Library heals in decade after flood

Nearly a decade ago, water rushing down Manoa Stream jumped the banks and surged downhill at the edge of the University of Hawaii, slamming “like a tsunami” into the main campus library, said Lynn Davis, who heads its preservation department.

Hamilton Library’s basement quickly filled with water, damaging thousands of materials.

Staff members quickly gathered up many irreplaceable items such as rare Hawaii and Pacific region maps and aerial photographs, which would later be frozen to prevent mold growth.

Today, while restoration efforts are still wrapping up, Davis is prepping for two exhibits that commemorate the 10-year anniversary of the Oct. 30, 2004, flood. One details salvaging and the other showcases recovered rare maps.

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Governor releases $39 million for UH facility improvements


Gov. Neil Abercrombie released today nearly $40 million for capital improvement projects at the University of Hawaiʻi.


According to a press release, UH received $29 million for systemwide health, safety and code requirement projects, which includes accessibility improvements, sewer and storm drain upgrades, health and safety improvements at Lyon Arboretum and walkway upgrades at the Mānoa campus. UH also received $10 million for minor capital improvement projects at the community colleges, which include design and construction funds for capitol renewal and deferred maintenance projects.


“These projects, at campuses from Lihue to Hilo, are long-term investments in our state university system, an anchor of our island community,” Gov. Abercrombie said in a press release. “They address needed repairs, maintenance and upgrades to ensure functional academic environments and accessible, affordable higher education opportunities for the people of Hawaii.”

Faculty senate surveys members on Apple’s termination

The campus’ Faculty Senate Executive Committee is surveying the members of the faculty congress to gauge its opinion regarding UH President David Lassner’s action to fire Mānoa Chancellor Tom Apple.

The voluntary and anonymous survey was sent out Friday and includes one question, asking if members are disturbed, indifferent or in favor of the process leading to Apple’s dismissal.

“On July 30th, President Lassner publicly announced that Tom Apple was being removed from the position of Chancellor of UH Mānoa, effective as of September 1, 2014. This decision, taken with the approval of the UH Board of Regents, was taken without any prior consultation with the Mānoa Faculty Senate, its Executive Committee, the Mānoa Faculty Congress, or appropriate student organizations, such as the ASUH and GSO,” the survey said.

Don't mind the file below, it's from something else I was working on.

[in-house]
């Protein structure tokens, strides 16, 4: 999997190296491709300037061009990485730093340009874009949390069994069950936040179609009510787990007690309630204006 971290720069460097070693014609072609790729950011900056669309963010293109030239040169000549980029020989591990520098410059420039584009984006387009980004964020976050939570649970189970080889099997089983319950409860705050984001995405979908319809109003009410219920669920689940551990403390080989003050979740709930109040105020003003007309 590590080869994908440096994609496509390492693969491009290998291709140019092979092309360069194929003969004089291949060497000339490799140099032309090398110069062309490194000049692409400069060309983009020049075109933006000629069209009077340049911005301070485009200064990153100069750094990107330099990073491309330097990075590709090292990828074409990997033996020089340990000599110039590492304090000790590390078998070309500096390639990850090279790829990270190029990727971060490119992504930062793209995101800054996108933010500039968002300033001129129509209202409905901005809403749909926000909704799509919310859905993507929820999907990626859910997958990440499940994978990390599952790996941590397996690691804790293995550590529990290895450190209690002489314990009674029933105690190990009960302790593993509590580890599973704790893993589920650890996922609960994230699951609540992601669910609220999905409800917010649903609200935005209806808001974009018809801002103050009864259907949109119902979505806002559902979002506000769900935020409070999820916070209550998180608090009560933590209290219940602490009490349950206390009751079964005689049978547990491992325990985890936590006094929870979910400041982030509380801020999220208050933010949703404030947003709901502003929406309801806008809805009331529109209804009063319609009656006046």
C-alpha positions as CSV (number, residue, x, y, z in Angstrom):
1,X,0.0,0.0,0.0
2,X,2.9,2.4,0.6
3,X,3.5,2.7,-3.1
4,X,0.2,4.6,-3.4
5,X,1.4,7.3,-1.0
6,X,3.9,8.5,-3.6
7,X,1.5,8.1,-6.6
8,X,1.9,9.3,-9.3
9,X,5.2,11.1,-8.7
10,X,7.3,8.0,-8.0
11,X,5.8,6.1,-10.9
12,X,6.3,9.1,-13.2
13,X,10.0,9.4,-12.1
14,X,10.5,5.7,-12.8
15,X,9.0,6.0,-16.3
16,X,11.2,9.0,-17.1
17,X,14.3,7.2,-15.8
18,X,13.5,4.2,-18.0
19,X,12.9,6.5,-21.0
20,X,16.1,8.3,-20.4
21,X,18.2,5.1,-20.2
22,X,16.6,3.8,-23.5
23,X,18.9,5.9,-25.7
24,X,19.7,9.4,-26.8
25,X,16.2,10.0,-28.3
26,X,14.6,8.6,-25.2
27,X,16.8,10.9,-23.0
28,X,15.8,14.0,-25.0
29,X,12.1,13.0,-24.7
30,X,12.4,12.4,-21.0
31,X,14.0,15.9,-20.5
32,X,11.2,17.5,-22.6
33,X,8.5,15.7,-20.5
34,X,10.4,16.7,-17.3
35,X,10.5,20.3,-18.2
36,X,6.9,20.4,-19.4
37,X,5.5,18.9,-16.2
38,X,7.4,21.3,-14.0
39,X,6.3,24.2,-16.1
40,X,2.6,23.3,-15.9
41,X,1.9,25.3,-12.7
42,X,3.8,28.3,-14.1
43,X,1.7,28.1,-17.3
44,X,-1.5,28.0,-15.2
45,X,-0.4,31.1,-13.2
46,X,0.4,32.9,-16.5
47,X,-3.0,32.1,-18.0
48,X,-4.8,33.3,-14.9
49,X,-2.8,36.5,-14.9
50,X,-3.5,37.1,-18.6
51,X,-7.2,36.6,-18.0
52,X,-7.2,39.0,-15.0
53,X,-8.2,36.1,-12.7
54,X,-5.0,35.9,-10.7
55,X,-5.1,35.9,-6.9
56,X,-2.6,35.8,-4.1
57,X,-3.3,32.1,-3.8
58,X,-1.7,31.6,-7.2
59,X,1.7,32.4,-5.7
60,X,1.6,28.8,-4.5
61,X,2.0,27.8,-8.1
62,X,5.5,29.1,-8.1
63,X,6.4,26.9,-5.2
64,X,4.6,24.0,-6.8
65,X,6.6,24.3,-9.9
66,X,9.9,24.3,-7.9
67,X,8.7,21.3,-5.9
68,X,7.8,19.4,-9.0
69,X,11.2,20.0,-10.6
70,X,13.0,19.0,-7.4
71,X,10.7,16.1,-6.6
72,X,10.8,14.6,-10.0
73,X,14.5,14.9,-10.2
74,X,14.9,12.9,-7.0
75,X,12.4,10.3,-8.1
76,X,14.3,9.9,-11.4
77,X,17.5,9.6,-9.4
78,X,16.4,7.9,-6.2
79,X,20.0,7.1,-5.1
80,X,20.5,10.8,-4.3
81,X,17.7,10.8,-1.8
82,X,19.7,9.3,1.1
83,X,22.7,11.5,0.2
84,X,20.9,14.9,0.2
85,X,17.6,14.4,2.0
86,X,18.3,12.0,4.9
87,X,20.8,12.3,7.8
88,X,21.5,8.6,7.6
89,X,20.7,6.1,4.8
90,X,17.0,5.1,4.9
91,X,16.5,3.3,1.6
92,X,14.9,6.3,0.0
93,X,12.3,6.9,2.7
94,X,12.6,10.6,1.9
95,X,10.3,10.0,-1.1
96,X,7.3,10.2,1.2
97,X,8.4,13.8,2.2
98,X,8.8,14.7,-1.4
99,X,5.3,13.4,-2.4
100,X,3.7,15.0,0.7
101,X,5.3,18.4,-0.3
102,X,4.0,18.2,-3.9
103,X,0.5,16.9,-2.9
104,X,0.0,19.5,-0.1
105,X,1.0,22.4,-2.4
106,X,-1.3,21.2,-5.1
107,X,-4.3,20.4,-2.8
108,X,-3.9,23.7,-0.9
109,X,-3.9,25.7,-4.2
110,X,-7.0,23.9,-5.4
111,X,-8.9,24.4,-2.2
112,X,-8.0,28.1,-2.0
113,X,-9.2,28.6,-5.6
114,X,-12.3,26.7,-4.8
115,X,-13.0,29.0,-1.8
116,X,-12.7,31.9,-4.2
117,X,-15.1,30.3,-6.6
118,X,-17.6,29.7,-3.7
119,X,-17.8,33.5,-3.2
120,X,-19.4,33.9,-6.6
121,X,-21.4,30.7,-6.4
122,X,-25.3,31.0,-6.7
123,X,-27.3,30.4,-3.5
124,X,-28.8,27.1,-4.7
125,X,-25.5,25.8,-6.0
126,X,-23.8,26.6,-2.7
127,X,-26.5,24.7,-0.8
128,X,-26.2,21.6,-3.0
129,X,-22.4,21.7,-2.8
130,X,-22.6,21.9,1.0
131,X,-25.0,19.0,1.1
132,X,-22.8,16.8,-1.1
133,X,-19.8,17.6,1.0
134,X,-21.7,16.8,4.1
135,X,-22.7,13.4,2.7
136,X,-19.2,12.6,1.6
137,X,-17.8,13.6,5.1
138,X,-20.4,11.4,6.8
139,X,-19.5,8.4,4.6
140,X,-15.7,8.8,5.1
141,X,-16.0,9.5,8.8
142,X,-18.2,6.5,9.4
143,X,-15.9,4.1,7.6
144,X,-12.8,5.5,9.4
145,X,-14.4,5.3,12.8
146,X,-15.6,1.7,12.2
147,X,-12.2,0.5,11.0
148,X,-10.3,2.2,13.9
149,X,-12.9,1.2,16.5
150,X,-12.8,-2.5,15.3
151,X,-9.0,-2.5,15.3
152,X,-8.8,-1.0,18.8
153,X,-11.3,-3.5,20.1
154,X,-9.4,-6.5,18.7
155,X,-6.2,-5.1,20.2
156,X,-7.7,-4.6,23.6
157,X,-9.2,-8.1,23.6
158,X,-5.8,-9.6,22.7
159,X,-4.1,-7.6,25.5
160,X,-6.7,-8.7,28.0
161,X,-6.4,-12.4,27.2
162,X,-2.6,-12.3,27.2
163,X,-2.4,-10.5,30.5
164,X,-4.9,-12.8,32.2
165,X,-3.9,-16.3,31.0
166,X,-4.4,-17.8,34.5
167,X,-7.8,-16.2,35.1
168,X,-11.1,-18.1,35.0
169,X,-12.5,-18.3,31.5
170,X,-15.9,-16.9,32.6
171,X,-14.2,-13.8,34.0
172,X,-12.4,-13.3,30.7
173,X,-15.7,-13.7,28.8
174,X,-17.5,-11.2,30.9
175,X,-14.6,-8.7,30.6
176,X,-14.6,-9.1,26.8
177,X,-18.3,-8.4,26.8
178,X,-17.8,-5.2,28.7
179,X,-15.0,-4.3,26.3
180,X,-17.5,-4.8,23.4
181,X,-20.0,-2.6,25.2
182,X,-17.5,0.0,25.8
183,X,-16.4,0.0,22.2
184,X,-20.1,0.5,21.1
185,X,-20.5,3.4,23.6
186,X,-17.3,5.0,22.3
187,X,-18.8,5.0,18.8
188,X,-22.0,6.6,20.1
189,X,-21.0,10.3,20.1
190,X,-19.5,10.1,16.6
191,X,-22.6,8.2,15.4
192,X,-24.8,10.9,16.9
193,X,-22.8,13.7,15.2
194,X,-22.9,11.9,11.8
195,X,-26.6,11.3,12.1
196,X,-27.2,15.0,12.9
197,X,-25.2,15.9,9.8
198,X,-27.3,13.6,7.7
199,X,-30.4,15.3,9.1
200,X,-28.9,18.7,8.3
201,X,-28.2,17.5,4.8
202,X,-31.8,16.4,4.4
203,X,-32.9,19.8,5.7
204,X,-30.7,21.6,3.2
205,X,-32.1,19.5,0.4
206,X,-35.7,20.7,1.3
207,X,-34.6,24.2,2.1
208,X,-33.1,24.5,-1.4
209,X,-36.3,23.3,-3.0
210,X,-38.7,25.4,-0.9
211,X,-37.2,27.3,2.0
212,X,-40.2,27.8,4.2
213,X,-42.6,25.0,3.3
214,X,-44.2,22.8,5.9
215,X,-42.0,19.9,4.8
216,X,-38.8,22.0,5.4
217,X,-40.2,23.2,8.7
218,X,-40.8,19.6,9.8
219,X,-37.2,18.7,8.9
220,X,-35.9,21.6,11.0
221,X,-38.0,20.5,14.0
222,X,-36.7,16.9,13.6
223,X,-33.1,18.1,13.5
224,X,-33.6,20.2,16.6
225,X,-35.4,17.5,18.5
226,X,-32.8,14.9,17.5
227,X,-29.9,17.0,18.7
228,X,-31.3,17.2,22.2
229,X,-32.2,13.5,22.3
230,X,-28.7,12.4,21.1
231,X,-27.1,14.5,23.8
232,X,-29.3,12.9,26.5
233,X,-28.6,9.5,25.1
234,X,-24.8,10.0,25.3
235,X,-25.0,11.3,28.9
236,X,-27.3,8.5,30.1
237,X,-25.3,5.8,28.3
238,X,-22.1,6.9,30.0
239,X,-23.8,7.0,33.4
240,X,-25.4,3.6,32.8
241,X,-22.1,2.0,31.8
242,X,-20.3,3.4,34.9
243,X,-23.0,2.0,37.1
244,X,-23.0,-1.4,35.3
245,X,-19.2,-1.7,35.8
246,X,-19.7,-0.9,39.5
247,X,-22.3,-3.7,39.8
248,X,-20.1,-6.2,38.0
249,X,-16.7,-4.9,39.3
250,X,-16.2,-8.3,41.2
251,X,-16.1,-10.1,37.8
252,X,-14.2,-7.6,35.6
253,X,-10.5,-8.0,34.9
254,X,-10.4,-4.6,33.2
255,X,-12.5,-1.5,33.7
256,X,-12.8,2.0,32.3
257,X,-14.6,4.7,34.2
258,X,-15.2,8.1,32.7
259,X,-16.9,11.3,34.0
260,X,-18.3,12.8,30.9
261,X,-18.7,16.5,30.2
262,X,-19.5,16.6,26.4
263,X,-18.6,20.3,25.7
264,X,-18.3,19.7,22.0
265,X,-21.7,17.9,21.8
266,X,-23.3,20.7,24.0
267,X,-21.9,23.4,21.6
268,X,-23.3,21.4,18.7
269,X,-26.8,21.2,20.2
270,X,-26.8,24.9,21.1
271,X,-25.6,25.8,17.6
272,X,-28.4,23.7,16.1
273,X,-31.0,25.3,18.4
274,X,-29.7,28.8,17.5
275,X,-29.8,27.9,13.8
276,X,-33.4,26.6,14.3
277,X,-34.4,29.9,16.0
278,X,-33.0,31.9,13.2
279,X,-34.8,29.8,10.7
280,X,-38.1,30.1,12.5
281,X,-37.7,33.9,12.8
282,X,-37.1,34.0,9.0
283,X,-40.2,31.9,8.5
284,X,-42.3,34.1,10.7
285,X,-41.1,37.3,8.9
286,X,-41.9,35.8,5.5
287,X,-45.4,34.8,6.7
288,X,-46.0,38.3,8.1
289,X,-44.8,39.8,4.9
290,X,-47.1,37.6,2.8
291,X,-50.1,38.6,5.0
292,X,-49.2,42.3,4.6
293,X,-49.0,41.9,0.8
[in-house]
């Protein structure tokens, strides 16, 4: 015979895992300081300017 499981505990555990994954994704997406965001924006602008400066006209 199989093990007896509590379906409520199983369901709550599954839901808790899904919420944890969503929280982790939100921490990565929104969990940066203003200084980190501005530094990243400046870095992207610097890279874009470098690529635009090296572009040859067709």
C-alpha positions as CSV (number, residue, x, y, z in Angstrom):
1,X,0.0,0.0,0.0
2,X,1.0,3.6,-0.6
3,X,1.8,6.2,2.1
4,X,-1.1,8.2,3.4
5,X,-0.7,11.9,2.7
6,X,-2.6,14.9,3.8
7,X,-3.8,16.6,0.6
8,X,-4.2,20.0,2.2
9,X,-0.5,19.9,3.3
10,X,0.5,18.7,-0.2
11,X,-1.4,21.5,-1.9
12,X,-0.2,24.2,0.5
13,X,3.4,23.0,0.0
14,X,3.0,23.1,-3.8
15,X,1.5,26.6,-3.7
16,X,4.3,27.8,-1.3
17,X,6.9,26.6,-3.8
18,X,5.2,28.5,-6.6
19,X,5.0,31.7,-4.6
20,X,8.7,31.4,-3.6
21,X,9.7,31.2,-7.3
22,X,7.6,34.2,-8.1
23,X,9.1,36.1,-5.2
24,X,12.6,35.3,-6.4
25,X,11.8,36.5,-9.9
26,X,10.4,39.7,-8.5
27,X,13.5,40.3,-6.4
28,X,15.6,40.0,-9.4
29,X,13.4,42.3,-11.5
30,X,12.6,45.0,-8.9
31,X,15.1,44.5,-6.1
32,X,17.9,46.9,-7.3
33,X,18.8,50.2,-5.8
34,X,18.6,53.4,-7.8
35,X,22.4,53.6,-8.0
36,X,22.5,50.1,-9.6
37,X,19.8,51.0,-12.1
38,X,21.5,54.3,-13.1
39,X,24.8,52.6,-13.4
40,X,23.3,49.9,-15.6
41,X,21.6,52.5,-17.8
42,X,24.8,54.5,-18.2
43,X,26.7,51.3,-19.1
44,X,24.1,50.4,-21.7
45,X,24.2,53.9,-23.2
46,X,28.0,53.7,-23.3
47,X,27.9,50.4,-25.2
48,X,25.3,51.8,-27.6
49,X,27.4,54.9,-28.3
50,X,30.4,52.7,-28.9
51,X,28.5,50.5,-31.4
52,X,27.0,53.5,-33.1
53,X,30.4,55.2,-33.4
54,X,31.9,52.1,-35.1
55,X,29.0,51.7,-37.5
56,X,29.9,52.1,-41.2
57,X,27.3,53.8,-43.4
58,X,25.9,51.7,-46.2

Many faculty members are glad they are finally being consulted, but some feel the way the question was worded could be misleading.

“I’m indeed ‘disturbed’ by the PROCESS with which Chancellor Apple was removed from his office but not by the fact that he was removed,” said Manfred Steger, a political science professor, in an email to faculty. “I think that the removal process was handled poorly but I also believe that President Lassner (with support of the BOR) has the authority to remove a Chancellor whose record is quite mixed and who had lost the confidence of a good number of administrative leaders.”

One concern is that the problem could be made into how Apple shouldn’t have been fired when it could be a “they shouldn’t operate in such a closed and arbitrary, manner problem,” said Kathy Ferguson, a political science professor, in an email to faculty.

But the process was the major issue in the firing of Apple, said Steve OʻHarrow, Center for Southeast Asian Studies director.

“That PROCESS derives from the STRUCTURE, which is best summed up in Hawaiian: Ko kapakahi ka la ma Mānoa!” he said in an email to faculty.

He said he would support a resolution that emphasized the positive theme of a restructuring of campus governance and avoided lashing out at Lassner and the Board of Regents.

The best approach, he says, would be for faculty to agree on the structure they want and politely meet with Lassner and the Board and put forward what they’ve agreed on. But if the Board proposes a restructuring that is contrary to what the faculty proposes, the community and students will be the ones who suffer. He also suggested that the faculty should be sure all congressional candidates fully understand “the issues as we see them and will use any thwarting of what is best for the students as challenges to throw at the current office holders.”

“In other words, we need to make the “Mess at Mānoa” a big campaign issue with which to pressure “the powers-that-be” into doing the right thing,” OʻHarrow said.

Drivers now allowed to use phones while engine is off

Question: Whatever happened to proposed changes in state law on the use of cellphones while driving?

Answer: As of July 1 under an amended law, drivers are now able to use their mobile electronic devices while their vehicles are at a complete stop, out of traffic and the engine is off.

“We made necessary changes to a law that will better serve the public and ultimately remind people to not text or use the phone while driving, which in the end can save lives,”said Sen. J. Kalani English (D, East Maui-Upcountry Maui-Molokai-Lanai-Kahoolawe), one of the lawmakers who pushed for amendments at this year’s Legislature.